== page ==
2018 to be better for Greece
As Greece prepares to stand on its feet again after eight years of turmoil a leading academic says that although the worst is over, the chance of a triple-dip recession remains real.
Dr Ioannis Oikonomou, associate professor in finance at Henley Business School who has taught many subjects to JP Morgan, Goldman Sachs and Bank of America Merrill Lynch, warned the EU has made mistakes in tackling the Greek debt crisis and the fallout has changed the landscape of the EU with the bloc’s citizens hitting out over repeated bailouts.
But Dr Oikonomou said there are indications that things are picking up, as he puts it, “a bit.”
He said: “The economy is showing signs of recovery with modest growth, low inflation and a drop in unemployment – now at about 21.8 per cent down from almost 28 per cent in 2013.
“Tourism, the country’s most important sector, has rebounded with about 30 million tourists arriving in 2017 and more expected next year.”
Alexis Tsipras, Greek Prime Minister
But there’s plenty of reason for caution as Greece has been here before. In fact, it seems to repeat itself at two-year intervals.
In 2013 The Financial Times led with the headline: “Greece seen as over worst of crisis,” while in 2015 Clemens Fuest, president of the Centre for Economic Research, told reporters once again that the worst was over for Greece.
More recently, in 2017 Greek Prime Minister Alexis Tsipras said his government will lead Greece out of the financial crisis and reaffirmed his commitment to the EU.
Mr Tsipras said back in July: “We can now say with certainty that the economy is on the up, the worst is clearly behind us.
Drop the debt: Greeks have had 8 years of misery
He claimed Greece’s commitment to the single currency and the EU had never wavered, even in the depths of its crisis, insisting “Greece is an integral part of Europe.”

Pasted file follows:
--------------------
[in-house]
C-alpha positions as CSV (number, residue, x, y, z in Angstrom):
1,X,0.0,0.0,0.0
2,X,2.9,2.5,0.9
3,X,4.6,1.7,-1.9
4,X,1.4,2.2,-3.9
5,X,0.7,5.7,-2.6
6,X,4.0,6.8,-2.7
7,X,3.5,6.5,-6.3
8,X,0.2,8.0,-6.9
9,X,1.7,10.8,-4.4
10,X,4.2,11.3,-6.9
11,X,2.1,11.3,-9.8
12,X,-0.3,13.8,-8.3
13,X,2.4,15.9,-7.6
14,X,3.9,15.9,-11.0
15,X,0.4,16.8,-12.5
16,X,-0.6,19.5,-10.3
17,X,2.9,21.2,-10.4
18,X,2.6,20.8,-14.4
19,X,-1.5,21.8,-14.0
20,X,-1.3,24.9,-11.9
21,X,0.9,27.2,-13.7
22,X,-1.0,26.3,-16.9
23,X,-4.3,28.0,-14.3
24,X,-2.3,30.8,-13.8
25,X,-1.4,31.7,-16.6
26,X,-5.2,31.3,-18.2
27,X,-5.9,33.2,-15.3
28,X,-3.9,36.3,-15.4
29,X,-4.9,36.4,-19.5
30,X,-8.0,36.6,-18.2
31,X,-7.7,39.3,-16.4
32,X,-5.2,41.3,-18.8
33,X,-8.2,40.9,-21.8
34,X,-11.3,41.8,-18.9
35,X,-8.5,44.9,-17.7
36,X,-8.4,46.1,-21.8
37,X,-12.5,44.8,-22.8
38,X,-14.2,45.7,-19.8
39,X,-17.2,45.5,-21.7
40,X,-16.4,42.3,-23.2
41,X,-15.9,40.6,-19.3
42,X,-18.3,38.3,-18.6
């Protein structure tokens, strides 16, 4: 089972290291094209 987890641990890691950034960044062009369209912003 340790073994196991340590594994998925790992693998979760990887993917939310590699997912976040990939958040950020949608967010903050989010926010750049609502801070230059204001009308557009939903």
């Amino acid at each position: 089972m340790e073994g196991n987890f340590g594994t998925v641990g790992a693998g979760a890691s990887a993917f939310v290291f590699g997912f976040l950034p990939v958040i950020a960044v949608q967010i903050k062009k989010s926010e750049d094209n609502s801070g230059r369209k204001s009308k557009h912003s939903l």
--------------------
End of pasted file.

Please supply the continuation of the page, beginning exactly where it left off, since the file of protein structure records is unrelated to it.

But Greece’s relationship with the EU has been fraught and Dr Oikonomou says the EU has both helped and hindered Greece’s road to recovery.
He said: “Last time I said that the worst times are over for Greece was at the end of 2014. A series of remarkable strategic mistakes and destructive negotiation tactics by the then newly elected Greek government proved me wrong.
“But Mr Tsipras and his party seem to have learned from their mistakes in this regards. So yes, I am doing to say it again and hope I will not be proven wrong a second time: the worst is over,” he adds.
‘Nein’ to eurozone control
The EU has played a part in Greece’s recovery, which has seen Athens at the centre of dramatic tax hikes and spending cuts in exchange for the emergency loans Greece needed to make payments on more than £260 billion of debt.
Dr Oikonomou: “Given years of mismanagement of the country’s budgets, overspending, corruption, lack of innovation and productivity and a mostly inefficient public sector, the EU has imposed a) a series of significant structural economic reforms and b) a much tighter governmental fiscal policy.
“My view is that, for the most part, the former initiative is moving in the correct direction and has benefited the Greek economy while the second one has been excessively strict, aiming to produce incredibly high primary surpluses which are suffocating the government’s ability to provide targeted incentives in certain sectors and basic economic aid to the poorest members of the Greek society – who have increased a lot in number over the period of the crisis.”